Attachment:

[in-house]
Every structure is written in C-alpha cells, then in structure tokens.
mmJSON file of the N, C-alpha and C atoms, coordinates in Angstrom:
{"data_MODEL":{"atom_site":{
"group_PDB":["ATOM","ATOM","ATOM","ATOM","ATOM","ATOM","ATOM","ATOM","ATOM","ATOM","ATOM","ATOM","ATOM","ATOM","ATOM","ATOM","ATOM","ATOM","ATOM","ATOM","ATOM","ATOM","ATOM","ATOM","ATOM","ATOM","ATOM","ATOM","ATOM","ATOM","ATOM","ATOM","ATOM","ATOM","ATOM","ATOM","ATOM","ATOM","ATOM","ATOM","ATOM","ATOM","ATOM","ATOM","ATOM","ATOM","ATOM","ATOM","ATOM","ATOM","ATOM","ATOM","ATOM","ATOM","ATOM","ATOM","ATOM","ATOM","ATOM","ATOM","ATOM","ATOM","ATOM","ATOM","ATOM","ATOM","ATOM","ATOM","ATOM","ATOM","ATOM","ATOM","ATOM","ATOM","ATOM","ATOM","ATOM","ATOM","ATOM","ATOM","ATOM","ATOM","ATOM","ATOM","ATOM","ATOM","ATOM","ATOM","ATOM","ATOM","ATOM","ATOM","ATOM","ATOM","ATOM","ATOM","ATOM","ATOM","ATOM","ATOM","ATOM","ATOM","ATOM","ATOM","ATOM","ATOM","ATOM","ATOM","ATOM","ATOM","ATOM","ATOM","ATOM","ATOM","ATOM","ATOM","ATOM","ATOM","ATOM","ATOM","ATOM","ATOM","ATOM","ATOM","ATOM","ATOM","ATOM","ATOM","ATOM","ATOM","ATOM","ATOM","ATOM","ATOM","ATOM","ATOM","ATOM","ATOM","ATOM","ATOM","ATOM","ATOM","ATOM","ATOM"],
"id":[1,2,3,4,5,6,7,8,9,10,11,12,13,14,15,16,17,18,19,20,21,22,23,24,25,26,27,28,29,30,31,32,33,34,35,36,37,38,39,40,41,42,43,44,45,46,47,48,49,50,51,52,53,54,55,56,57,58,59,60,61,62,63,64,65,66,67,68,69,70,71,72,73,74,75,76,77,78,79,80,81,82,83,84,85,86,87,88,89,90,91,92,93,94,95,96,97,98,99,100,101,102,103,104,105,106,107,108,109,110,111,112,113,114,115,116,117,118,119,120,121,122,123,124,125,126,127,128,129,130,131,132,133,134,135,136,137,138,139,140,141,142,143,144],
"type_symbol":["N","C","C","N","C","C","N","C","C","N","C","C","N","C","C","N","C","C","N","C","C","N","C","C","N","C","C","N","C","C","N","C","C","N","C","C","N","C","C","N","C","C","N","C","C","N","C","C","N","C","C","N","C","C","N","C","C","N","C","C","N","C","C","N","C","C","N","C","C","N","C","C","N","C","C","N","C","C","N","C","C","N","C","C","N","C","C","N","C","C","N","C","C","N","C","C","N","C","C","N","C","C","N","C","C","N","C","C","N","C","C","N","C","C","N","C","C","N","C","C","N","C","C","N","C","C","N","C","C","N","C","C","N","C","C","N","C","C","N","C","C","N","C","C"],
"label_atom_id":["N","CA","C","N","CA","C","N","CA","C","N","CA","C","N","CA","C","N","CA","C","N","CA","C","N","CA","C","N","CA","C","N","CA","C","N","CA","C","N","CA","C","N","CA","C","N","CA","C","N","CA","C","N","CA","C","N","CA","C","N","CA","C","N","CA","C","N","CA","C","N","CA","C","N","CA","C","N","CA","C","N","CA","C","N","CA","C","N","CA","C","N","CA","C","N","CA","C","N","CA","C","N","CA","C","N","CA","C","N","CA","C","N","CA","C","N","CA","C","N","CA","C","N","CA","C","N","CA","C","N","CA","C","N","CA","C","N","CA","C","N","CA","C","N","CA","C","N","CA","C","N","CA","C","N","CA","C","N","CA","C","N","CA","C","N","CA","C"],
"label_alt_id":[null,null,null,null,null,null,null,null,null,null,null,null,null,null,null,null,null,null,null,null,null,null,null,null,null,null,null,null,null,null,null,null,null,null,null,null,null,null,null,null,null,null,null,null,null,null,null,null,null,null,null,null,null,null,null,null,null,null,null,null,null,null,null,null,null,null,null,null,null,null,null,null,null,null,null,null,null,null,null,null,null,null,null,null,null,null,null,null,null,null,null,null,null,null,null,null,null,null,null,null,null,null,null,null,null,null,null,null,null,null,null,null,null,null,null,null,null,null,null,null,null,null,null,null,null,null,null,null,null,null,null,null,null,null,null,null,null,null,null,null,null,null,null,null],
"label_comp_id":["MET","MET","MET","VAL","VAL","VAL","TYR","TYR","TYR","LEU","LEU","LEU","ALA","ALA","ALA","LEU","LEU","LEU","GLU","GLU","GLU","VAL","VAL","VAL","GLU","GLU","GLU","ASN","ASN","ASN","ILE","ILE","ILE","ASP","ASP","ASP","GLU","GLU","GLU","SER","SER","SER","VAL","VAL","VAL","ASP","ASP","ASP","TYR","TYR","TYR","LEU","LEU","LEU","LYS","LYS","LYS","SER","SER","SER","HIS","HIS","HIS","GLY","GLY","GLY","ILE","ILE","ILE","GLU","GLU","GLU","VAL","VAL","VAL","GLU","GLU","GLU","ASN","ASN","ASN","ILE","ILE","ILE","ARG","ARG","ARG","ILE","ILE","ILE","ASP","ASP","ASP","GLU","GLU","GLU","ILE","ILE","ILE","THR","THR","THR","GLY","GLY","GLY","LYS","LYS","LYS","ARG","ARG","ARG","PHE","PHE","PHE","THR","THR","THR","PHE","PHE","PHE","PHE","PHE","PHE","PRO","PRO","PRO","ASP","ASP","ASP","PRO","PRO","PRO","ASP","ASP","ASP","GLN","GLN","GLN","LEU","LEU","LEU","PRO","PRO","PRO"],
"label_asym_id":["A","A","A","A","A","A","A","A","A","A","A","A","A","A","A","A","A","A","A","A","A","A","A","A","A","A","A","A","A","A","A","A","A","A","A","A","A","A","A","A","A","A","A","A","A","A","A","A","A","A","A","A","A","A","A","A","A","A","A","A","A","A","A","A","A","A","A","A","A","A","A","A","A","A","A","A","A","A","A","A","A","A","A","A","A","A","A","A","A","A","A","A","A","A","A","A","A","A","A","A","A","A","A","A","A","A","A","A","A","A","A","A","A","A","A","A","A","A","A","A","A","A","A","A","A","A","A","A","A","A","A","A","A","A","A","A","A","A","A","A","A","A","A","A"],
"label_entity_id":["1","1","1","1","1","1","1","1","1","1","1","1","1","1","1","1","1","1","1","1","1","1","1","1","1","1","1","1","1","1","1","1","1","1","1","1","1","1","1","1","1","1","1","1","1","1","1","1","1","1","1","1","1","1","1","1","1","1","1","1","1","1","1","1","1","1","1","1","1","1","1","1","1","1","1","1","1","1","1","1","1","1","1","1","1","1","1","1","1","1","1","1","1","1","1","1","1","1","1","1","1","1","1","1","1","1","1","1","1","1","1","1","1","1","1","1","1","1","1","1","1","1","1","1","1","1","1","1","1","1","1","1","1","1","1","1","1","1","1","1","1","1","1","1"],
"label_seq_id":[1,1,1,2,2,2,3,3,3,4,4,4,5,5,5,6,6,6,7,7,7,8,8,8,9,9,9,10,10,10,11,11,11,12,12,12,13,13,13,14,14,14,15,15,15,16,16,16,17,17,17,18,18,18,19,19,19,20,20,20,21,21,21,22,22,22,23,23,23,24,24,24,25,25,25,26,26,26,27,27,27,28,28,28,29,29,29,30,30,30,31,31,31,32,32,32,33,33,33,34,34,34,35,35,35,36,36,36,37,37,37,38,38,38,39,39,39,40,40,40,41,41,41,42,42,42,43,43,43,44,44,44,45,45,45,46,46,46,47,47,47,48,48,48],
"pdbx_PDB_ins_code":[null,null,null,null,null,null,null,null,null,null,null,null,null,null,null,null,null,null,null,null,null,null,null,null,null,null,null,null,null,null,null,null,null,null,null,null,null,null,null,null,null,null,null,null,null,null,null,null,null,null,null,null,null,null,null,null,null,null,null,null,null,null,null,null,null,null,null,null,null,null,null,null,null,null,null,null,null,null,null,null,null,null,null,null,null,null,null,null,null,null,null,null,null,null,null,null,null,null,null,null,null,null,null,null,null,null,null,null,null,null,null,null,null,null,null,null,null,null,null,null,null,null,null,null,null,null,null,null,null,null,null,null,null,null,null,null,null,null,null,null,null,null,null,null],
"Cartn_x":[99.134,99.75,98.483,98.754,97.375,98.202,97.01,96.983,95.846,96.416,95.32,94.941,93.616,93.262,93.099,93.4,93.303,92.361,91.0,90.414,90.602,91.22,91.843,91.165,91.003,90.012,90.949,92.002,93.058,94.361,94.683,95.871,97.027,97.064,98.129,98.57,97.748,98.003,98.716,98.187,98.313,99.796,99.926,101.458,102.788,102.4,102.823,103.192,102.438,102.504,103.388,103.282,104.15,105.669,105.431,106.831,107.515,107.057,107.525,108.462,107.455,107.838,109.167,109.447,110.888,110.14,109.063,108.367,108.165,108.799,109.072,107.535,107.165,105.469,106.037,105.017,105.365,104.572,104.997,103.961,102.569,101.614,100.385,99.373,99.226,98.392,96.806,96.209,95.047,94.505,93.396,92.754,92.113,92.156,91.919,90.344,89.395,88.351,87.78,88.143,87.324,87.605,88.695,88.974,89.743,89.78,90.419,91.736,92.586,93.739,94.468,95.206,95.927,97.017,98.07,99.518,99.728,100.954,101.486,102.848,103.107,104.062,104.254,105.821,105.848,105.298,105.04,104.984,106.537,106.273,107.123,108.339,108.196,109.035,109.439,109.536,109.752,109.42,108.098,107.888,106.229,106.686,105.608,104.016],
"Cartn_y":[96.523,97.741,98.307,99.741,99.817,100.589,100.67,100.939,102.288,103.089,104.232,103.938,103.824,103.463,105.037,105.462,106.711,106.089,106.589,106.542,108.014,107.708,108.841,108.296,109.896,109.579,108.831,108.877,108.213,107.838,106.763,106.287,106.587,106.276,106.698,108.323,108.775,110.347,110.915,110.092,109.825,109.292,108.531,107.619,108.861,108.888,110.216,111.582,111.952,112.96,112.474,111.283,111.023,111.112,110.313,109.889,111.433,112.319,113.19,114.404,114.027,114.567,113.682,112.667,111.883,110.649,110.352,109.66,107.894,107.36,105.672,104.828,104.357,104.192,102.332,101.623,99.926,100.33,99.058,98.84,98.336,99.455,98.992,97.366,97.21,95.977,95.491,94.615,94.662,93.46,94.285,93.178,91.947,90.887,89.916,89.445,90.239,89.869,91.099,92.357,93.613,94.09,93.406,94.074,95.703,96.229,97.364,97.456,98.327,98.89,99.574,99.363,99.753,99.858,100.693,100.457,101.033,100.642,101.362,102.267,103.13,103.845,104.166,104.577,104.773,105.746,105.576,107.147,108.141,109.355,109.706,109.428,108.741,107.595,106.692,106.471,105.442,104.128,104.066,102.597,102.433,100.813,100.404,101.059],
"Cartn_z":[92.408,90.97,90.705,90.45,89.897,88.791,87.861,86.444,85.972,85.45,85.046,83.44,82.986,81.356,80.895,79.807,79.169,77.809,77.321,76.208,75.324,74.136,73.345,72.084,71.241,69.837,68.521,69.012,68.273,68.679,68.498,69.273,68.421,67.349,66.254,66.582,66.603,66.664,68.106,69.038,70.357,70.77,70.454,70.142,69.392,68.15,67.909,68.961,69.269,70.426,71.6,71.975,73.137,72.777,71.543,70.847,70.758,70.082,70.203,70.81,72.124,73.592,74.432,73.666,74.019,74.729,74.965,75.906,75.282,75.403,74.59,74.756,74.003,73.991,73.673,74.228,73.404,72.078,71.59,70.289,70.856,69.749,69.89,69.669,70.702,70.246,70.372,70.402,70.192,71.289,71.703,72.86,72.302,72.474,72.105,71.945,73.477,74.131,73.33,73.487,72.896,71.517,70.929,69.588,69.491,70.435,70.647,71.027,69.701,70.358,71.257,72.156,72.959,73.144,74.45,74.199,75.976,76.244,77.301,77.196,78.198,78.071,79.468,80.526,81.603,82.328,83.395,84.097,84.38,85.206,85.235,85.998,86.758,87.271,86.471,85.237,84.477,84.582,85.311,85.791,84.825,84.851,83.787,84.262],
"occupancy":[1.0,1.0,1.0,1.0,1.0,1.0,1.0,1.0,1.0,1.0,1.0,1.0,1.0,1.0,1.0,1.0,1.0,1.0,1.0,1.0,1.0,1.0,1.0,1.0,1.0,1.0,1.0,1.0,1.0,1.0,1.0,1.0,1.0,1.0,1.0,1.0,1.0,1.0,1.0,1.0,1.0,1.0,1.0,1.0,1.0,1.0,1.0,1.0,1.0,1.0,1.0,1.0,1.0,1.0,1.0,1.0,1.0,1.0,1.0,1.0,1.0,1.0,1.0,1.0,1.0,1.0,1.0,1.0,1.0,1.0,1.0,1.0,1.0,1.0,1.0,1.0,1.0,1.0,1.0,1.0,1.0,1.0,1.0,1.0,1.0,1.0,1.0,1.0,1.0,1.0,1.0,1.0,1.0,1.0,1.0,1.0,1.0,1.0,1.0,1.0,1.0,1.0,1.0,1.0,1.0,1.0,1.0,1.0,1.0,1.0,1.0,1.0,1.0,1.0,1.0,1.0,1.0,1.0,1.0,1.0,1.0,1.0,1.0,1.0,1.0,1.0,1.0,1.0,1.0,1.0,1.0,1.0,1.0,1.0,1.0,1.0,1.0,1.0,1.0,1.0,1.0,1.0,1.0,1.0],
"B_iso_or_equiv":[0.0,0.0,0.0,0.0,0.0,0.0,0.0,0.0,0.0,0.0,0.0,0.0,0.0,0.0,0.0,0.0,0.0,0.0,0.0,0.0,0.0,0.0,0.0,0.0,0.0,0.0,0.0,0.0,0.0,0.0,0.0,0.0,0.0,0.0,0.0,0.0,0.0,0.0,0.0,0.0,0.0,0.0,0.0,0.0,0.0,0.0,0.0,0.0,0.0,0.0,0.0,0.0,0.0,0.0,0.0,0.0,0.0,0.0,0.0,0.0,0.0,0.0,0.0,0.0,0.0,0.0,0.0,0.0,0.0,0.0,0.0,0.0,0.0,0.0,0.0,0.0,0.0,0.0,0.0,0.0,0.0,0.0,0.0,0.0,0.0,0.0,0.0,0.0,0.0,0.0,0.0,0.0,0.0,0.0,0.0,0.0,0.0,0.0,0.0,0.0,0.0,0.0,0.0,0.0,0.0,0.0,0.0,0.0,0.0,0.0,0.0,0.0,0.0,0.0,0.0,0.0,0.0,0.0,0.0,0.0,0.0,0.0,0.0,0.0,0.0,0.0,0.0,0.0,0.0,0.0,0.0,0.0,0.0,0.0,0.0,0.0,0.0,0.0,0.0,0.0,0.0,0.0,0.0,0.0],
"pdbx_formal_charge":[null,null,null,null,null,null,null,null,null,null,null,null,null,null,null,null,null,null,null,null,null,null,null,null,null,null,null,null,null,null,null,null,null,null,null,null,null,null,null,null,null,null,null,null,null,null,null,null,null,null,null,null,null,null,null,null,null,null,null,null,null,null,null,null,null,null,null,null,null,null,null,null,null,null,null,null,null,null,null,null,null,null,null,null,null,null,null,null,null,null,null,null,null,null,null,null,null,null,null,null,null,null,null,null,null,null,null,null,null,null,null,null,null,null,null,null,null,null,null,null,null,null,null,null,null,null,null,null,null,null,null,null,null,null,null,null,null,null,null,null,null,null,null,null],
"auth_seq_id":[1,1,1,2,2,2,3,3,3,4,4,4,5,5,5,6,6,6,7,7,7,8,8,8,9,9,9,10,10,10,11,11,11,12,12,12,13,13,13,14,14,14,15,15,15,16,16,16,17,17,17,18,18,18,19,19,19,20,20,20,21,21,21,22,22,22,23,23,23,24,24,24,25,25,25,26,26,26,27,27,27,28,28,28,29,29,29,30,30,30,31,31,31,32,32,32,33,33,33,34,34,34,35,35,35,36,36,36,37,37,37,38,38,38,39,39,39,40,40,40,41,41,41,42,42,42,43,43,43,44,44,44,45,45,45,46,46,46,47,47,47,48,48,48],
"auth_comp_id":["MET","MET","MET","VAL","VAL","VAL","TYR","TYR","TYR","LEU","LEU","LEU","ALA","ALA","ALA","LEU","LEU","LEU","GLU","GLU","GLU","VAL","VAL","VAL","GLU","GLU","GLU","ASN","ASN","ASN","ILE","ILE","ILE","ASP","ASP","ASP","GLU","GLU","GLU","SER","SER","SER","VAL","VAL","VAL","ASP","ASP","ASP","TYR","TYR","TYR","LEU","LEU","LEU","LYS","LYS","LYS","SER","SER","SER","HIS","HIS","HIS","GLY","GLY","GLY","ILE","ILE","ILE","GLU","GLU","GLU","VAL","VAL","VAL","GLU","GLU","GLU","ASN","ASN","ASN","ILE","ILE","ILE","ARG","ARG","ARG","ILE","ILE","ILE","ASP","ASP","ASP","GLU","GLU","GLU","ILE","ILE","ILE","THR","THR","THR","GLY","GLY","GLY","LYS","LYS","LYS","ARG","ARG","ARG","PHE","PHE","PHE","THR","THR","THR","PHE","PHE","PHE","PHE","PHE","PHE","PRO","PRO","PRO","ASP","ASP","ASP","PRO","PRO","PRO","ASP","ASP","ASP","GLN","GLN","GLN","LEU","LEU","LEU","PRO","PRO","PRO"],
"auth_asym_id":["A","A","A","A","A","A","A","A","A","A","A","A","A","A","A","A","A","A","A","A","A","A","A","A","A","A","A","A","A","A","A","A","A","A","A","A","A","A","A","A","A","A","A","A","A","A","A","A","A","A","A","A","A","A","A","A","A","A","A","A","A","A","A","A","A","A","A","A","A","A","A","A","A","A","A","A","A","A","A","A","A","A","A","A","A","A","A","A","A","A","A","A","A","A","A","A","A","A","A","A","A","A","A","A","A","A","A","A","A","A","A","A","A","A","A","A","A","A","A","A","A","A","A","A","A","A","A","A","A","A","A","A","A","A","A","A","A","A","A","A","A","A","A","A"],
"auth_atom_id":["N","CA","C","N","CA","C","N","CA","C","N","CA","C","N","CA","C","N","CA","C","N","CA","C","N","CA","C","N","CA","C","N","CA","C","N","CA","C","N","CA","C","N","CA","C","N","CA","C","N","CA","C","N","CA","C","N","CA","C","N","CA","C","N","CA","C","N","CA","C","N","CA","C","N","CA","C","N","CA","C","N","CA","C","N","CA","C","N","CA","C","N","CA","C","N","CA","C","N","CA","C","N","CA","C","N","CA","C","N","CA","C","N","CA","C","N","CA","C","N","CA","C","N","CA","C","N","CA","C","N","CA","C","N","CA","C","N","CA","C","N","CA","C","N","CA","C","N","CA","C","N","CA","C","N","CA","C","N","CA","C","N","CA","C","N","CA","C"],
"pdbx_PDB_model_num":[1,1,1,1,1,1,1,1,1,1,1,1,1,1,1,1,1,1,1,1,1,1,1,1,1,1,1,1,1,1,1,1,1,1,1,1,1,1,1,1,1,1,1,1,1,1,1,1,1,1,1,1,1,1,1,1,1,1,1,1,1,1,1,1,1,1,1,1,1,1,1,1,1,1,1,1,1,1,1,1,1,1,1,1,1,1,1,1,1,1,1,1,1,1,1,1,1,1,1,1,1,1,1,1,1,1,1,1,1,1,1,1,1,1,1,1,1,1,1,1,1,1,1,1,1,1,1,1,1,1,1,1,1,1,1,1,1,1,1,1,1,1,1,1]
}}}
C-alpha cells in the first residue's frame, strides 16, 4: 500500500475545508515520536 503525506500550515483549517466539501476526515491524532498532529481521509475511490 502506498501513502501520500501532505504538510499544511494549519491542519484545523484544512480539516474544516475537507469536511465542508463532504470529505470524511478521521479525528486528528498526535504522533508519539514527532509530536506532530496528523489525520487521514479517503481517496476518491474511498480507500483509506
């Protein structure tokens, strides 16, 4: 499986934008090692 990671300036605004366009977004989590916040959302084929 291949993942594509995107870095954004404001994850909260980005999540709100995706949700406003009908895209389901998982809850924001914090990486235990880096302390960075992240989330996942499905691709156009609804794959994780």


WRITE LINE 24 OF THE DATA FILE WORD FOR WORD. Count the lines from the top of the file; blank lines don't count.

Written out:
"auth_atom_id":["N","CA","C","N","CA","C","N","CA","C","N","CA","C","N","CA","C","N","CA","C","N","CA","C","N","CA","C","N","CA","C","N","CA","C","N","CA","C","N","CA","C","N","CA","C","N","CA","C","N","CA","C","N","CA","C","N","CA","C","N","CA","C","N","CA","C","N","CA","C","N","CA","C","N","CA","C","N","CA","C","N","CA","C","N","CA","C","N","CA","C","N","CA","C","N","CA","C","N","CA","C","N","CA","C","N","CA","C","N","CA","C","N","CA","C","N","CA","C","N","CA","C","N","CA","C","N","CA","C","N","CA","C","N","CA","C","N","CA","C","N","CA","C","N","CA","C","N","CA","C","N","CA","C","N","CA","C","N","CA","C","N","CA","C","N","CA","C"],